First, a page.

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Matt Lauer on the set of the “Today” show in New York in 2017. Lauer was fired by NBC in 2017 for what it called inappropriate sexual conduct.

In recent weeks, NBC has made a loud and clear statement about its values:

Profits matter more than journalism, ratings more than truth.

The official words, of course, say something different. But actions — actually lack of actions — are doing the shouting.

The top guns at the network and its news division (news division chairman Andy Lack, president Noah Oppenheim and corporate CEO Steve Burke) have decided, by all accounts, to ride out the storm over the NBC’s botched handling of Ronan Farrow’s reporting about movie producer Harvey Weinstein in 2017.

Farrow and others credibly claim that the network suppressed his reporting on sexual assault allegations against Weinstein and covered up harassment and assault accusations against NBC’s former star, Matt Lauer.

NBC’s brass has no intention of hiring an outside firm to lead a new investigation of what happened, relying instead on an internally led investigation that concluded last year and found little cause for concern.

They will not listen to the brave voices on their own staffs — notably Chris Hayes and Rachel Maddow — who are raising questions.

You might think heads would roll for what happened: That Farrow was told to stop reporting a blockbuster, culture-changing story and was encouraged to take it elsewhere. That he was told to stand down for reasons Farrow and his producer, Rich McHugh, blame on the network’s effort to keep its own soiled laundry hidden: that insiders knew of sexual misconduct allegations against Lauer and hadn’t taken action. (Lauer was later fired, and Oppenheim has called “Catch and Kill,” Farrow’s new book, “a smear.”)

But no heads have rolled. In fact, with profits and ratings high, Oppenheim — who is at the center of this saga — has a new contract and is expecting to be promoted to NBC News chairman when Lack retires in a year or so.

It’s a dangerous approach.

“You have to rebuild the bond of trust” when a journalistic screw-up happens, said American Press Institute Executive Director Tom Rosenstiel.

“That bond is more important than any individual. When you don’t do that, you’re putting a lot at risk.”

There’s really only one proven way to accomplish it, as we’ve seen on many occasions in modern journalistic history: deep, honest digging into what happened, followed by transparently airing the results.

In 1981, when The Washington Post was confronted with the disastrous results of the fabricated and mishandled story about a child heroin addict, “Jimmy’s World,” by Janet Cooke, it turned its ombudsman, Bill Green, loose on the newsroom and quickly published a damning 18,000-word report that began on the front page and continued for four pages inside.

Much more recently, CBS hired two outside law firms to investigate charges of sexual misconduct at its highest levels. Although the full results of that investigation were never released publicly, the network cleaned house.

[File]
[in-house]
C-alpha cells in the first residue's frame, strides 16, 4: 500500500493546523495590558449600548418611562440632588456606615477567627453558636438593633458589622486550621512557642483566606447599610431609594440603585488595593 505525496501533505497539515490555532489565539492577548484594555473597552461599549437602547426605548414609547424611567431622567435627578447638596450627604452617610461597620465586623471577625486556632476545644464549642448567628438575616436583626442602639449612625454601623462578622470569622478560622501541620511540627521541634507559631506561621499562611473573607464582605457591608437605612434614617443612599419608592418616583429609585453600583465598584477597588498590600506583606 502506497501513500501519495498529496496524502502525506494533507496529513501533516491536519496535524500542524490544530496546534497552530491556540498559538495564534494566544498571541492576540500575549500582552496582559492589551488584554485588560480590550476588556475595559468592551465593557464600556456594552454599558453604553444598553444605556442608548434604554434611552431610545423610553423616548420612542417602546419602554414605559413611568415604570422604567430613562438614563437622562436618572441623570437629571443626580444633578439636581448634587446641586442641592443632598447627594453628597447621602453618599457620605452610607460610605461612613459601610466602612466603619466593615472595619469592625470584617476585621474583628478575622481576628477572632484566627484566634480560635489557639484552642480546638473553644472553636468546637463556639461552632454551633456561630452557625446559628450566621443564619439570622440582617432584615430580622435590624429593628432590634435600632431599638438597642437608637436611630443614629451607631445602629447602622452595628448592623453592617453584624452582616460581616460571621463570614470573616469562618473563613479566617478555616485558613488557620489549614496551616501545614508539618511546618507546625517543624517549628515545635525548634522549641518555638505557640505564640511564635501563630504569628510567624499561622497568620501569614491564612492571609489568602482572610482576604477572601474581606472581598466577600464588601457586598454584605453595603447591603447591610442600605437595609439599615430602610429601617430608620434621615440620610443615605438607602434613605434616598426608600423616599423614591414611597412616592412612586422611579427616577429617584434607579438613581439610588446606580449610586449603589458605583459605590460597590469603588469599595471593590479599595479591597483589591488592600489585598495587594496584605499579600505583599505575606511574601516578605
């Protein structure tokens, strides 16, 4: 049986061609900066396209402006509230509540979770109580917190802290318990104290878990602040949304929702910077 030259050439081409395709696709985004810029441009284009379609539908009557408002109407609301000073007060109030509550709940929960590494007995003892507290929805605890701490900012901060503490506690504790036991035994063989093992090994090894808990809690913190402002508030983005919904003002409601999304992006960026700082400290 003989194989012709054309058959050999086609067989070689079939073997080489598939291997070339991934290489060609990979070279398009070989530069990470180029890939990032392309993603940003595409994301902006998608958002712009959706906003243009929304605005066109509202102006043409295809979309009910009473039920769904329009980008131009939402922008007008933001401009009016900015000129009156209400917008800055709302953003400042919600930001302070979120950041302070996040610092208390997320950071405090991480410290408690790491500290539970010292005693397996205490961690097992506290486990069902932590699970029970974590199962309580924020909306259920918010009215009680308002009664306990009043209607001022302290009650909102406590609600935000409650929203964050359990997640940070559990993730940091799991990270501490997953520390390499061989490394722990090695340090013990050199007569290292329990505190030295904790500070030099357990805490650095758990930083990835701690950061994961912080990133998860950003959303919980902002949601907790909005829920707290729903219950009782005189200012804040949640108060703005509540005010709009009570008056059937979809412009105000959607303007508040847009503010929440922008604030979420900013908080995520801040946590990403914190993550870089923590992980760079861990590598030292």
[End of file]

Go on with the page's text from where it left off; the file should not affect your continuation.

NBC itself did a better — though imperfect — job of investigating itself in 2015, making the results public, and taking action after NBC News anchor Brian Williams exaggerated his experiences, including while covering the Iraq War in 2003. (Williams was demoted and apologized on air.)

All news organizations, their management and their journalists make mistakes, sometimes very damaging ones. The ones who are committed to the truth — and to their own all-important credibility — swallow hard and do the right thing: They dig out the facts, relentlessly publish them and, when appropriate, punish the miscreants.

“You can’t just say ‘trust us,’ and expect that to be enough,” Rosenstiel told me.

What happened at NBC News has the stench of mendacity.

The honchos say they did nothing wrong — that Farrow’s reporting simply didn’t meet their standards for sourcing and that they judged he couldn’t get to those lofty heights with more work.

Their shutting him down had nothing to do, they say, with protecting ratings-rainmaker Lauer or those who were covering for him, or with outside pressure from Harvey Weinstein or anyone else.

We’re supposed to believe that and to move on with faith in NBC News’s journalism.

Some “indisputable” facts, though, get in the way, as MSNBC host Chris Hayes said on air last month:

“Ronan Farrow walked out of NBC News after working on the Weinstein story and within two months published an incredible article in The New Yorker that not only won a Pulitzer but helped trigger a massive social and cultural reckoning that continues to this day.”

At a time when the credibility of American mainstream media is under constant attack from President Trump and his cynical allies, the right response becomes more vital than ever.

On Monday night, “NBC Nightly News” anchor Lester Holt received the Cronkite Award for Excellence in Journalism from Arizona State University. According to AZ Central, he called for members of the news media to be “bold but transparent.”

“Rather than lick our wounds, this is journalism’s time to shine the light in dark places as we never have before, and to hold individuals and institutions of power accountable.”

Holt’s words are important.

If they are to be taken seriously, his own bosses need to live up to them.

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Margaret Sullivan is The Washington Post’s media columnist.

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